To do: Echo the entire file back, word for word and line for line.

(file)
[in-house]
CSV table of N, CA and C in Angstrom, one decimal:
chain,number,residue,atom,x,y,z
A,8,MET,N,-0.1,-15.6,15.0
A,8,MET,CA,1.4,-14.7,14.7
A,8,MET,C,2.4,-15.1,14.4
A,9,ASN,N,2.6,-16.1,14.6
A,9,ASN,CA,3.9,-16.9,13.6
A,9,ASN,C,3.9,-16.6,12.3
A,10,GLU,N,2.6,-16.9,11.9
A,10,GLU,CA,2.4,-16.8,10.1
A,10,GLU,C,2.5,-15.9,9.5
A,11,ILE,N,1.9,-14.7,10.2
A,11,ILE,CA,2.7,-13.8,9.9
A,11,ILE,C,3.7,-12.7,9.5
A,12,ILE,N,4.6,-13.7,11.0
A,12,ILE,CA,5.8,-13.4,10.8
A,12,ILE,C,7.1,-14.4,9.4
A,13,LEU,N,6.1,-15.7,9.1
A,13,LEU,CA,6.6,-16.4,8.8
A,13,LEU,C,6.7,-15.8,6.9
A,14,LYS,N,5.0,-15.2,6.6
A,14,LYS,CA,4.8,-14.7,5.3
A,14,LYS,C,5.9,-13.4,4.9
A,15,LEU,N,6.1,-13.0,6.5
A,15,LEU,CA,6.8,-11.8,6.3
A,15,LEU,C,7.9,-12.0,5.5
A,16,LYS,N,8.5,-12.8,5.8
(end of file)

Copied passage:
[in-house]
CSV table of N, CA and C in Angstrom, one decimal:
chain,number,residue,atom,x,y,z
A,8,MET,N,-0.1,-15.6,15.0
A,8,MET,CA,1.4,-14.7,14.7
A,8,MET,C,2.4,-15.1,14.4
A,9,ASN,N,2.6,-16.1,14.6
A,9,ASN,CA,3.9,-16.9,13.6
A,9,ASN,C,3.9,-16.6,12.3
A,10,GLU,N,2.6,-16.9,11.9
A,10,GLU,CA,2.4,-16.8,10.1
A,10,GLU,C,2.5,-15.9,9.5
A,11,ILE,N,1.9,-14.7,10.2
A,11,ILE,CA,2.7,-13.8,9.9
A,11,ILE,C,3.7,-12.7,9.5
A,12,ILE,N,4.6,-13.7,11.0
A,12,ILE,CA,5.8,-13.4,10.8
A,12,ILE,C,7.1,-14.4,9.4
A,13,LEU,N,6.1,-15.7,9.1
A,13,LEU,CA,6.6,-16.4,8.8
A,13,LEU,C,6.7,-15.8,6.9
A,14,LYS,N,5.0,-15.2,6.6
A,14,LYS,CA,4.8,-14.7,5.3
A,14,LYS,C,5.9,-13.4,4.9
A,15,LEU,N,6.1,-13.0,6.5
A,15,LEU,CA,6.8,-11.8,6.3
A,15,LEU,C,7.9,-12.0,5.5
A,16,LYS,N,8.5,-12.8,5.8